Delivering a preemie: The story behind our Time magazine story

Melissa, Kyle and baby David

Melissa, Kyle and baby David

Our son David was born three months before his due date because I had a condition known as placenta previa. I went into pre-term labor and with every contraction, David’s heart rate dropped, creating a potentially deadly situation for him. After three days and two nights of this, he was born at 5:30 p.m. on January 28, weighing only 2 pounds, 11 ounces and measuring 15 ¼ inches long.

The scariest aspect of David’s early arrival was the fact that we were marching into the unknown, as David’s dad, Kyle, put it. We didn’t know if he would live or not, whether he would be healthy or have a lot of problems, how long he would have …Continue reading →

Family Support Program makes NICU at Children’s Hospital of Wisconsin second to none

Finn's NICU storyHere at Children’s Hospital of Wisconsin, it isn’t just the medical expertise that has made us the  #1 ranked hospital in the nation in caring for premature babies. It’s also our commitment to supporting the family and guiding them through what can be such a trying …Continue reading →

4 tips to help your baby sleep well

4 tips to help your baby sleep well

It’s important to establish a safe sleep environment for your baby.

As a sleep specialist at Children’s Hospital of Wisconsin, I’ve dedicated my career to helping kids get the sleep they need to reach their full potential. One of the most difficult times to get enough sleep is after you bring a new baby home.

Sleep is important at every age, but it’s especially important for a baby who is growing and developing at a rate faster …Continue reading →

Why I created Team Joey and participate in Briggs & Al’s Run & Walk

Joey spent 74 days at Children’s Hospital of Wisconsin

Joey is now 20 months old.

On Dec. 13, 2011, my son Joseph “Joey” Raymond Esselmann was unexpectedly born at 26 weeks gestational age. He weighed 1 pound, 15 ¾ ounces and was 13 inches long.

The doctors were unsure if Joey would survive, and if he did, whether he would have long-term complications. He spent …Continue reading →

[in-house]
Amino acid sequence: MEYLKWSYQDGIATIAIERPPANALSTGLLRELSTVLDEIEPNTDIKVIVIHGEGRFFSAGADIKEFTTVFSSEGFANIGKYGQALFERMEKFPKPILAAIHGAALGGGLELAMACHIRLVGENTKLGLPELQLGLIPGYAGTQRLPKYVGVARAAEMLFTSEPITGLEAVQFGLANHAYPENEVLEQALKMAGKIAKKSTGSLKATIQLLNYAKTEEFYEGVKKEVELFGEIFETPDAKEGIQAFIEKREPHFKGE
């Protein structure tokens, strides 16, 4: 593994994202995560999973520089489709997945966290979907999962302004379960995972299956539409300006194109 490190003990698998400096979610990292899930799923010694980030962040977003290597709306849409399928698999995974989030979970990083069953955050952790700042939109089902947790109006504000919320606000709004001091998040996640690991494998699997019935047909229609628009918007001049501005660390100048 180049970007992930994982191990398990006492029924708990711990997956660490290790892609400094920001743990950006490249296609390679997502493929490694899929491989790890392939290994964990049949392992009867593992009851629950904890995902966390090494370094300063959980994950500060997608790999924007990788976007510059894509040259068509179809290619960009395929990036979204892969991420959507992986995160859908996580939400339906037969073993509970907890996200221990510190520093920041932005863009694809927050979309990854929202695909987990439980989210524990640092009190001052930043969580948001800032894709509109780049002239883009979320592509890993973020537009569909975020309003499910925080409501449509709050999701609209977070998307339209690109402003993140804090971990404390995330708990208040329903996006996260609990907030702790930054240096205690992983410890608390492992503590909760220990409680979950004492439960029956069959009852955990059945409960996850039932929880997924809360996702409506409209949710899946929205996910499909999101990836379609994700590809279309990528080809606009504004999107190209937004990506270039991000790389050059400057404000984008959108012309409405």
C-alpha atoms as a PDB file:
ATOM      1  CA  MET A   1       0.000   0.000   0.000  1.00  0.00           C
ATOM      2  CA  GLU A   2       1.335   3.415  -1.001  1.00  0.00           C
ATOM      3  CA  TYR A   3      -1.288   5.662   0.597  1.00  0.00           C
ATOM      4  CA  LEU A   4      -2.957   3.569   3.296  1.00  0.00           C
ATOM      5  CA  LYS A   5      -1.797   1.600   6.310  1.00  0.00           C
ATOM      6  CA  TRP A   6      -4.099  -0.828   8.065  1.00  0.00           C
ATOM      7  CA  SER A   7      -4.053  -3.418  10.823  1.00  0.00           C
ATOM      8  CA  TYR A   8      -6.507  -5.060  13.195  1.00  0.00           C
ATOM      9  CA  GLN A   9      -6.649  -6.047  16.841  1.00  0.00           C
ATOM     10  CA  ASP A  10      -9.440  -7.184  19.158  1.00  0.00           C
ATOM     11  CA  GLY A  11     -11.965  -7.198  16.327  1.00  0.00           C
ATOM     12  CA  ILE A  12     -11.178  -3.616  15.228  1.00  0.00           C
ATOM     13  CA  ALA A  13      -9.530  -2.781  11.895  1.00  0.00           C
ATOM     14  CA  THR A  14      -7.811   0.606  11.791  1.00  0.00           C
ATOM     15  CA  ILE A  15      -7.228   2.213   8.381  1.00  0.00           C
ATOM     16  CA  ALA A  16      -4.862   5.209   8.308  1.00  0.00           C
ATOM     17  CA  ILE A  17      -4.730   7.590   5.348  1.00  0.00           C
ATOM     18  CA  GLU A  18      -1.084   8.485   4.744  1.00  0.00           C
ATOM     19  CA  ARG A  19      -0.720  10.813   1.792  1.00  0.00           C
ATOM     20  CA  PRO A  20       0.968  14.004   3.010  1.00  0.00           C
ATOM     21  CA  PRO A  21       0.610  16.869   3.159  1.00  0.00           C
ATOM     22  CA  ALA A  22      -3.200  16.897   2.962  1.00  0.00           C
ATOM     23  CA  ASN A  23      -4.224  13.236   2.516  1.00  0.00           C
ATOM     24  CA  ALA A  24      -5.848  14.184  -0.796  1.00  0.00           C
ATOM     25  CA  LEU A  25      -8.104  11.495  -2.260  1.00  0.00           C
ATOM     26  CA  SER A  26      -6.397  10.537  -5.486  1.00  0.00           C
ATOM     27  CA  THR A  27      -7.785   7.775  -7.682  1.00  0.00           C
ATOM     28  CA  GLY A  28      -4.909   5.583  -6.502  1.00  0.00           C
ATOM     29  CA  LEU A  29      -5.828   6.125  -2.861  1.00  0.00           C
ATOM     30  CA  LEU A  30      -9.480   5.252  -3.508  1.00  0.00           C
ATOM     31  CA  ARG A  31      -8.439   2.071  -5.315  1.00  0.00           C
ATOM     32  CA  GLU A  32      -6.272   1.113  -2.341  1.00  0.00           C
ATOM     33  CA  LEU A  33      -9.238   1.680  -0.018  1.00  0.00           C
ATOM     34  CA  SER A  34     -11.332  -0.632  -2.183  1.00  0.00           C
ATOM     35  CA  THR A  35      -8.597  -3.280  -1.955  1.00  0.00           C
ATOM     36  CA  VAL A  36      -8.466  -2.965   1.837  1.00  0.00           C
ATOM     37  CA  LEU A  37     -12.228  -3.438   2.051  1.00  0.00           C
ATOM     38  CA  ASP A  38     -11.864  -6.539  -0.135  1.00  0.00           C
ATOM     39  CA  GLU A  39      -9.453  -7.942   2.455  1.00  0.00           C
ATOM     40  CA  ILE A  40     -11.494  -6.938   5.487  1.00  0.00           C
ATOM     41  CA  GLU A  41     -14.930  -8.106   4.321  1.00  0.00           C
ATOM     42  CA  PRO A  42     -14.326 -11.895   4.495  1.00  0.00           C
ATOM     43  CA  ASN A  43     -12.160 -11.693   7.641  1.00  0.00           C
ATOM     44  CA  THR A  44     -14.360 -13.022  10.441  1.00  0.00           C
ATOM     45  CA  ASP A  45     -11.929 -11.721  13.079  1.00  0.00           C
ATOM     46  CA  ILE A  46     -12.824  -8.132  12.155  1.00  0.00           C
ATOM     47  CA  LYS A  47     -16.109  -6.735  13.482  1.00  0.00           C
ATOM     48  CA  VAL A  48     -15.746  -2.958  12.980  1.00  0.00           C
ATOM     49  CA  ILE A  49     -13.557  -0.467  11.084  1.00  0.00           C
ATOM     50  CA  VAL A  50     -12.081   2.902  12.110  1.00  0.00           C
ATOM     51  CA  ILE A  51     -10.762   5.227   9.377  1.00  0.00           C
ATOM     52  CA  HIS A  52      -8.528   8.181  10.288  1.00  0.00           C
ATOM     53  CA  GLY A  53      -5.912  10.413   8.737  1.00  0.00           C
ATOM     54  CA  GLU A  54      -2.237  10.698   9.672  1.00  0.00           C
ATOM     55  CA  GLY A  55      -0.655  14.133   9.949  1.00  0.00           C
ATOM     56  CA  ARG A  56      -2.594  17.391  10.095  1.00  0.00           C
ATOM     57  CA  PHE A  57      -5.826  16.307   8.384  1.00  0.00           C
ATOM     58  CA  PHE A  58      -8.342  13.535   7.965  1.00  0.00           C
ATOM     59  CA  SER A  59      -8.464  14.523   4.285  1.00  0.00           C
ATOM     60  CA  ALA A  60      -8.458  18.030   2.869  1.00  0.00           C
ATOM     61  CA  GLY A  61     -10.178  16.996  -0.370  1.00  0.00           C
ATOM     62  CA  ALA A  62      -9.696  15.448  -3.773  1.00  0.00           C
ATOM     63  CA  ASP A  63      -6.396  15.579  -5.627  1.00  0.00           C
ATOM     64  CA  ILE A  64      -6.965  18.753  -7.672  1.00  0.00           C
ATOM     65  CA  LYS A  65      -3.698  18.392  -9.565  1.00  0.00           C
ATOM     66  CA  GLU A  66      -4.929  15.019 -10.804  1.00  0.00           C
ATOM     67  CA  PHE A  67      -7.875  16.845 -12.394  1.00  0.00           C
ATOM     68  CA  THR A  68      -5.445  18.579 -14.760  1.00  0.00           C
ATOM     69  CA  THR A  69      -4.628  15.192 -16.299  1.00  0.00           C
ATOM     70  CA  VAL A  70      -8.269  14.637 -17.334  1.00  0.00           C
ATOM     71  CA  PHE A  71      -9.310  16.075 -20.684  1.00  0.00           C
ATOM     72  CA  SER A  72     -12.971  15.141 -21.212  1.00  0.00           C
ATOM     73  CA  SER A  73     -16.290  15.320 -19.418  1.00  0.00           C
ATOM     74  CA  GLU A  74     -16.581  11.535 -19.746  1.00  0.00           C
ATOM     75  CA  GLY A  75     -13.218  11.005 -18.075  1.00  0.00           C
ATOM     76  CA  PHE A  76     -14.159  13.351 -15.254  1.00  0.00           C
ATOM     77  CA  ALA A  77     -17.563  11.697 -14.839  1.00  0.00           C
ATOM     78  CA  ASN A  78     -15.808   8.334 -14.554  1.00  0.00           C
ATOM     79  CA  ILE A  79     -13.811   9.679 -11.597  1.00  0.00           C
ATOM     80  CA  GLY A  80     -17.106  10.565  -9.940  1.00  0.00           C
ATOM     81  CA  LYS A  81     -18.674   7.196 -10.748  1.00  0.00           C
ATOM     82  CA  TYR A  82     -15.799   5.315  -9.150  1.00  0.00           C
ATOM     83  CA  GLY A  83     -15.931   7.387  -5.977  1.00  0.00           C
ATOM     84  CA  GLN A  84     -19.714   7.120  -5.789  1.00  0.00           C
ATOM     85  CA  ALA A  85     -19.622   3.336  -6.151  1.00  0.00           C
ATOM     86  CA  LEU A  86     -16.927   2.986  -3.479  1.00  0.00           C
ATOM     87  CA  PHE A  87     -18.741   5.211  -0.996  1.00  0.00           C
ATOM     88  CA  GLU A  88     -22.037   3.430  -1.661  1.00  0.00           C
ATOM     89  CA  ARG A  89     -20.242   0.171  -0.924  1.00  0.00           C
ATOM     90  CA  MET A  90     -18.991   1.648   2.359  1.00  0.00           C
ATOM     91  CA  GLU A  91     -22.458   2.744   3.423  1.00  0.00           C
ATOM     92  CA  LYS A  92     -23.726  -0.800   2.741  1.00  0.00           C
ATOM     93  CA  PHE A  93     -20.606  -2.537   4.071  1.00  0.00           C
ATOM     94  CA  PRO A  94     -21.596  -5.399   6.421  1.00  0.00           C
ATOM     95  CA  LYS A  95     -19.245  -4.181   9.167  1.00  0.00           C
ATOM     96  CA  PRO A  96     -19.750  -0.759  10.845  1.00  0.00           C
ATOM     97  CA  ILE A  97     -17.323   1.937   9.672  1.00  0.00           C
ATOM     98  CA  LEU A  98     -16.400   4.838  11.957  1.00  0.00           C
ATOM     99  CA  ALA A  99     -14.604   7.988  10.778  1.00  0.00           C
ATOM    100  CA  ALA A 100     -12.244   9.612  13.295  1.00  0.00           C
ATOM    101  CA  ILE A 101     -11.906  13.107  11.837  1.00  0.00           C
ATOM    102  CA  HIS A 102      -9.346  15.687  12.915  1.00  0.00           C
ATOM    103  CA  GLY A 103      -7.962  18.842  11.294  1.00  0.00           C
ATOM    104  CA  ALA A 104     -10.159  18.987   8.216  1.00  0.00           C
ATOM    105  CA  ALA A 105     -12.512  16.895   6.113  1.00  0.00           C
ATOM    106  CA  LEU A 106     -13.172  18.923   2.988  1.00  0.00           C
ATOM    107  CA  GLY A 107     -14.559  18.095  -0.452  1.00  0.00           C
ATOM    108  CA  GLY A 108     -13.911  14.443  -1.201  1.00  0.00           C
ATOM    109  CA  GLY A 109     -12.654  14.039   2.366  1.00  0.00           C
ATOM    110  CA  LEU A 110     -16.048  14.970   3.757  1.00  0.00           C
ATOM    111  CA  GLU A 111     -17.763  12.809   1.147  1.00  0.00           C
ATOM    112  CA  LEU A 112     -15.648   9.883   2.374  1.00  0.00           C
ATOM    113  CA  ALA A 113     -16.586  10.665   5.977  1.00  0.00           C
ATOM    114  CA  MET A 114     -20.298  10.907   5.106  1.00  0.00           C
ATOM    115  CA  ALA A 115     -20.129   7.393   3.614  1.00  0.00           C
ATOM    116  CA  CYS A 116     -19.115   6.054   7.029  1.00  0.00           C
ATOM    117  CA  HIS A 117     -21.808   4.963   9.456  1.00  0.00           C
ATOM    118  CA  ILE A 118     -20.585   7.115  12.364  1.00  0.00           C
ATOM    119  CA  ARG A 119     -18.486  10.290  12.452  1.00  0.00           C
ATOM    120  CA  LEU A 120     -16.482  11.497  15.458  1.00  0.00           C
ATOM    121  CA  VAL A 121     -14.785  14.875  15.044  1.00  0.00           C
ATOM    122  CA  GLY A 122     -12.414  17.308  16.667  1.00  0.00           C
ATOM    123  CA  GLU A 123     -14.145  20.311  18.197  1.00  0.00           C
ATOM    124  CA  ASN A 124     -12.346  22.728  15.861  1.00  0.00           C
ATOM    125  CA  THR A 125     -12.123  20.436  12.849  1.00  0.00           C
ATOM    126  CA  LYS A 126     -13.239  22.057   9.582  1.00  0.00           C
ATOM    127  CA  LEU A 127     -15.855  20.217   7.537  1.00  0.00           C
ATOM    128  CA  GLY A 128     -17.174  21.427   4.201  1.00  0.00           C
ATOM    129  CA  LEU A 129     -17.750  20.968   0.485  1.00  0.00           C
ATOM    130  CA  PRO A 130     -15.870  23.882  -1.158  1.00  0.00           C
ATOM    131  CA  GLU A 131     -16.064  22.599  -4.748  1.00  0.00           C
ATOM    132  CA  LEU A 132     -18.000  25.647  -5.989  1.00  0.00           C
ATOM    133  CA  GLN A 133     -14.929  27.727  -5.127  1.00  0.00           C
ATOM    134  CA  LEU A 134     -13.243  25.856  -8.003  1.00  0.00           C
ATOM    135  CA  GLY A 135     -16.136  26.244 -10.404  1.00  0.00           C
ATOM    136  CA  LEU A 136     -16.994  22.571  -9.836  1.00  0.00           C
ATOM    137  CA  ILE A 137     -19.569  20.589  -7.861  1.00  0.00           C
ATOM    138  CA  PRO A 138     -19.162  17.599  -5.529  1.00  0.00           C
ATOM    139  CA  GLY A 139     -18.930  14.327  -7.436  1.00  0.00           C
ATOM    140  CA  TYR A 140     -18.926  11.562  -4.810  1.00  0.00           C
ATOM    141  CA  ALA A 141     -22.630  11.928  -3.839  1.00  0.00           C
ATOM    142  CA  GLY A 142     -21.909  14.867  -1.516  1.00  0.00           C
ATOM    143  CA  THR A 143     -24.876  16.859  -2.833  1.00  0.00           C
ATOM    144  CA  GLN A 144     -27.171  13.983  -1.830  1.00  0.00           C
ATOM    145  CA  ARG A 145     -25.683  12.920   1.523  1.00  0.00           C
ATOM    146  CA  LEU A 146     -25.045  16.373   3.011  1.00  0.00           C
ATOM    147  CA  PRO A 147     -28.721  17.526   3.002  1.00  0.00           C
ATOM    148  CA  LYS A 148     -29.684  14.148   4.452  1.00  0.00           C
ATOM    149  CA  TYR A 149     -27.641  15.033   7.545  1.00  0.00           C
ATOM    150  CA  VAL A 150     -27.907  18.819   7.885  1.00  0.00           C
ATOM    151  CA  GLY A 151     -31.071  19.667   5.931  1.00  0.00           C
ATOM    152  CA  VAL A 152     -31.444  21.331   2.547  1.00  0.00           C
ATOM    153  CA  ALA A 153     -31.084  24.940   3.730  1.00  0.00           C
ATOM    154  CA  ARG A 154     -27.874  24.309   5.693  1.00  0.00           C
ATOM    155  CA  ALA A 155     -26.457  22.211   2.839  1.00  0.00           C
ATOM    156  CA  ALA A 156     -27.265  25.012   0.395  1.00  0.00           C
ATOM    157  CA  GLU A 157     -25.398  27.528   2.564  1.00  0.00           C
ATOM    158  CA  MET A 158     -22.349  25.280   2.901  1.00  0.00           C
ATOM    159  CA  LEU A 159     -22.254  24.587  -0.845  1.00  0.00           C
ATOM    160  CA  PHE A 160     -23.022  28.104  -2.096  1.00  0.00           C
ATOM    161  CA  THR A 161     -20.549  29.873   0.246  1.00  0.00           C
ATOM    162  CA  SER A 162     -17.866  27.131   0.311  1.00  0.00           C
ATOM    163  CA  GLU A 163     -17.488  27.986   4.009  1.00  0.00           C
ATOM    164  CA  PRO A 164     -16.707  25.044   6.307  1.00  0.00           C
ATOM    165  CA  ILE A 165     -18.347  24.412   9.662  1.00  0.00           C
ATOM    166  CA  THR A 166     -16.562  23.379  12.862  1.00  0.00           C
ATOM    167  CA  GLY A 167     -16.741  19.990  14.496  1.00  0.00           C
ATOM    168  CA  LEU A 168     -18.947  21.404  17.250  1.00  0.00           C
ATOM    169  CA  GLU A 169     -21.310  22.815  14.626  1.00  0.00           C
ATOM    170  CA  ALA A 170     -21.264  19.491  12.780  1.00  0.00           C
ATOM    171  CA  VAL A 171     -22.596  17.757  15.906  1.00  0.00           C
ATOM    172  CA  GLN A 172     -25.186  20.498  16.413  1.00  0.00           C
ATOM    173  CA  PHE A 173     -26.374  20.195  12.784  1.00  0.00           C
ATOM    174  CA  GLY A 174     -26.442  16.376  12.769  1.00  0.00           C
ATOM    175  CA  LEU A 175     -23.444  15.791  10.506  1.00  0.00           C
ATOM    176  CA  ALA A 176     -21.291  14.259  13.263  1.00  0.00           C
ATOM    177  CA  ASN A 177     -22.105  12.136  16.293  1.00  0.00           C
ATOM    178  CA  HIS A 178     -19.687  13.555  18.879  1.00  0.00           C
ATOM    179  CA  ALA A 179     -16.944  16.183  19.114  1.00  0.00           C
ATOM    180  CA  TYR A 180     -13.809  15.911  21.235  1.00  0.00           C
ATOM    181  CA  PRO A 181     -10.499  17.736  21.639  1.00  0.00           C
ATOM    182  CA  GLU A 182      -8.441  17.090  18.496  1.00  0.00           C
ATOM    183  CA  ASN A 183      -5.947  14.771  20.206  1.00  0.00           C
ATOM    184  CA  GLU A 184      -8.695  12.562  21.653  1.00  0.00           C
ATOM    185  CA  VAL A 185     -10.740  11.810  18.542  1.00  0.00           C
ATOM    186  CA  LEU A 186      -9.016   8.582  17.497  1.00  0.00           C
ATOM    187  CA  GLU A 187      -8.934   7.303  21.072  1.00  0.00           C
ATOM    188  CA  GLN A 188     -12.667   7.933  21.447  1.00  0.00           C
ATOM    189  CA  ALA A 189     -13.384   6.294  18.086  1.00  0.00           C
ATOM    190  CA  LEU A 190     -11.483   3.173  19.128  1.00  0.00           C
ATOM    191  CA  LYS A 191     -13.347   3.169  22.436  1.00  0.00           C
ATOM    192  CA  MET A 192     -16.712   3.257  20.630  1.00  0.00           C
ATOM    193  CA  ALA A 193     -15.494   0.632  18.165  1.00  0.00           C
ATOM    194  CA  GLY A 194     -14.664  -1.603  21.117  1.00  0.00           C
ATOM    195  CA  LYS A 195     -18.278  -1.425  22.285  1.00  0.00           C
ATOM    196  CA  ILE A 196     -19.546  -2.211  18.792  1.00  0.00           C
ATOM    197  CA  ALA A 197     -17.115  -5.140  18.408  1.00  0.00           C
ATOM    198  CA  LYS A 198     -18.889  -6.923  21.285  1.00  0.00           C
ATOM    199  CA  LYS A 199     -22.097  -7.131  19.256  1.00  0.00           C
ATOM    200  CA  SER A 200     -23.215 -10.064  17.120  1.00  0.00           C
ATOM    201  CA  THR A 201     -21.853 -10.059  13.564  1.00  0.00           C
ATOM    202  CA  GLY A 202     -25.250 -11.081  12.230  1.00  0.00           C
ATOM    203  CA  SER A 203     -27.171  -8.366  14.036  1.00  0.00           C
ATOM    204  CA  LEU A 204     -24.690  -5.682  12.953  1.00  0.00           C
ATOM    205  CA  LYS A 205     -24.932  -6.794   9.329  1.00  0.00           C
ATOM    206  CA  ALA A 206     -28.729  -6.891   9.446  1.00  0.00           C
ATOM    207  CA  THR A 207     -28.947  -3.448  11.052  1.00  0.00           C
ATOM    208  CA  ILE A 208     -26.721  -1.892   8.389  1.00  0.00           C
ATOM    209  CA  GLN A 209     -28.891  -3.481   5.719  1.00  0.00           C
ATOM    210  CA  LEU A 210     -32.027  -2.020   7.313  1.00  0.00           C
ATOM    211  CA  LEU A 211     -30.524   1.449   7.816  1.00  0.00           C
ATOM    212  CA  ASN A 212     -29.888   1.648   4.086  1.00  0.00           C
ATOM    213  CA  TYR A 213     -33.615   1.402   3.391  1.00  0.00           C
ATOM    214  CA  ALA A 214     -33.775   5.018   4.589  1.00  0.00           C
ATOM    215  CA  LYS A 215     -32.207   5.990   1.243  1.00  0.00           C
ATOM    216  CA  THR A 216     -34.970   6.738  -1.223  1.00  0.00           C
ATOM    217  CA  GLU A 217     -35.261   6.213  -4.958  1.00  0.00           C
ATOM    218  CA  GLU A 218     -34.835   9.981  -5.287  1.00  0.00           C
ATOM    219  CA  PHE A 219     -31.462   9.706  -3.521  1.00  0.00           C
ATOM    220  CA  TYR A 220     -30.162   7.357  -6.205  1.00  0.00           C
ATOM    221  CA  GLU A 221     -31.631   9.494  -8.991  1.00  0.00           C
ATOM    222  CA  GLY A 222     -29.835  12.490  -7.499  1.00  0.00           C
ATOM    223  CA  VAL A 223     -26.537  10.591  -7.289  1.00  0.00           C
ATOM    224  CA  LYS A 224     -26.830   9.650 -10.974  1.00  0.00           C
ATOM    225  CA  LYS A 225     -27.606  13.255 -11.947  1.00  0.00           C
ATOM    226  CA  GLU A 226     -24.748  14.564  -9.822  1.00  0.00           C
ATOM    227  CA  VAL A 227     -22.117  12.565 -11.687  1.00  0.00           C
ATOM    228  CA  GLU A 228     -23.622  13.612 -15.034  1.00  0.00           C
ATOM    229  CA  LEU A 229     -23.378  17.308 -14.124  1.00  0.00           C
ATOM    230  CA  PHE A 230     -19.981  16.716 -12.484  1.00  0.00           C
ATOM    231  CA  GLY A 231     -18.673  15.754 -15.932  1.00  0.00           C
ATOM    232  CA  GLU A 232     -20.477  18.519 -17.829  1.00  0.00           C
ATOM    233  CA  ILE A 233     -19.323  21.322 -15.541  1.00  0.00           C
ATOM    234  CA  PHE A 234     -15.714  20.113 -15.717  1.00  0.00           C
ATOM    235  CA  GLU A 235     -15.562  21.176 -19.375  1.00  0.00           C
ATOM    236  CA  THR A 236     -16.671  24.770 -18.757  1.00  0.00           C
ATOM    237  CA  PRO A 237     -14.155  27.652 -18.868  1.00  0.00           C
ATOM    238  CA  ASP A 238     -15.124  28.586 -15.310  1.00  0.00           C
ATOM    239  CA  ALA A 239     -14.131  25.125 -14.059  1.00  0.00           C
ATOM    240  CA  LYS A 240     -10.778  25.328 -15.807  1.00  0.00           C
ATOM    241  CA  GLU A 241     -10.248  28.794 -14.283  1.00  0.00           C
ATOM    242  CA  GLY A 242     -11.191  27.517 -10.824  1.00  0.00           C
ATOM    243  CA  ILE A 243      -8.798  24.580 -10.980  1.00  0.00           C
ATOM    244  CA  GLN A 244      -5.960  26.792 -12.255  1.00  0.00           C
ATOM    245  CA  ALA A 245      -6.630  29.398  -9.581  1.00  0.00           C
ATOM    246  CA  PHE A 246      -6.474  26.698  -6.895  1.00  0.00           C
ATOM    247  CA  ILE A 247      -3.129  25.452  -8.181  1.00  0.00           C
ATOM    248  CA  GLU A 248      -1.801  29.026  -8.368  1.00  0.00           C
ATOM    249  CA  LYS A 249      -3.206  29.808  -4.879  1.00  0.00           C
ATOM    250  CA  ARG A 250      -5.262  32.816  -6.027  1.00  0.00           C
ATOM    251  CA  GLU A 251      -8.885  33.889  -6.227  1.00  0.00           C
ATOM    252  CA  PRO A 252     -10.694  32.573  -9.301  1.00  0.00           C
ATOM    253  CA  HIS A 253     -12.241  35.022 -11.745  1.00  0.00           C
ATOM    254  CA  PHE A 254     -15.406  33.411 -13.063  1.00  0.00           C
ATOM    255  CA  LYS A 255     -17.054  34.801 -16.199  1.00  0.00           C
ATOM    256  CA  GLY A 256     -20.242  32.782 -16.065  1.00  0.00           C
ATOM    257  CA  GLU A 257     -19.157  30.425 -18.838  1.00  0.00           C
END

New mothers need support to succeed at breastfeeding

New mothers need support to succeed at breastfeeding

New mothers should know it’s OK to ask for help from others.

This year, World Breastfeeding Awareness Week focused on the support a woman needs to succeed at breastfeeding or pumping breast milk.

We all want our children to have the best start in life. We know through research and experience that breast milk is the very best nutrition for newborns. So, a new mother may feel bad if she doesn’t immediately succeed with breastfeeding. But most women who breastfeed struggle and need help from someone.

Most babies don’t know what to do when …Continue reading →

Routine to lifesaving care: Why three brothers depend on Children’s Hospital of Wisconsin

Routine to lifesaving care: Why three brothers depend on Children's Hospital of Wisconsin

Noah, Eli and Abe are as close as brothers can be.

I’ve been a pediatrician for nearly 30 years. I decided I wanted to be a pediatrician when I was in high school and never wavered from my goal. I love what I do because it’s both rewarding and challenging.

It’s rewarding because I know I’m helping kids stay healthy. During three decades, I’ve watched a lot of my patients grow up into healthy adults. Now I have the privilege of treating many of my former patients’ children. It’s a lot of fun and it’s humbling …Continue reading →

How the Transport Team at Children’s Hospital of Wisconsin gave us our baby back

Amelia inhaled meconium in the womb, which resulted in serious lung problems.

Amelia spent 18 days in the Neonatal Intensive Care Unit.

Months of preparation, reading, classes and research couldn’t have prepared these two first-time parents for what we were about to endure. Minutes after our daughter, Amelia, was born, we were informed of her fragile state and that Children’s Hospital of Wisconsin was en route in the sky.

Amelia inhaled meconium in the womb, which resulted in serious lung problems. Our hometown hospital was doing as much as they could, but wasn’t able to give Amelia the care she needed. When the Transport Team from Children’s Hospital arrived, we were confused, exhausted and terrified — and they could tell.

Each of them took the time to consult with my husband and I, walking us through all the steps …Continue reading →

Advancements bring new hope and better outcomes for NICU babies

Who would have known that the little girl who would rather play “doll hospital” than “house” would someday work in the #1 NICU in the country? Who would have known that the preteen girl obsessed with “Cherry Ames” nurse series of books would eventually work in the #1 NICU in the country? Who would have known that the NICU nurse would become …Continue reading →

Like you, we believe kids deserve the best

Like all moms, I wanted only the best for my girls as they were growing up. Throughout my career as a health care provider, I tested the quality of my work by asking: would this be good enough for my kids? At Children’s Hospital of Wisconsin, we’ve never settled for anything less than the best for kids — and we never will. I consider it an honor to work for …Continue reading →

Advance practice nurses play important role for infants and families

Newborn Progressive Care Unit

Once an infant is stable, they may be transferred from our NICU to our NPCU.

The Neonatology Program at Children’s Hospital of Wisconsin has seen many changes in the past several years. One notable change is the increase in the number of neonatal nurse practitioners now participating in patient care in both the Neonatal Intensive Care Unit and Newborn Progressive Care Unit.

A neonatal nurse practitioner is a registered nurse who has an advanced degree and special training in the care of …Continue reading →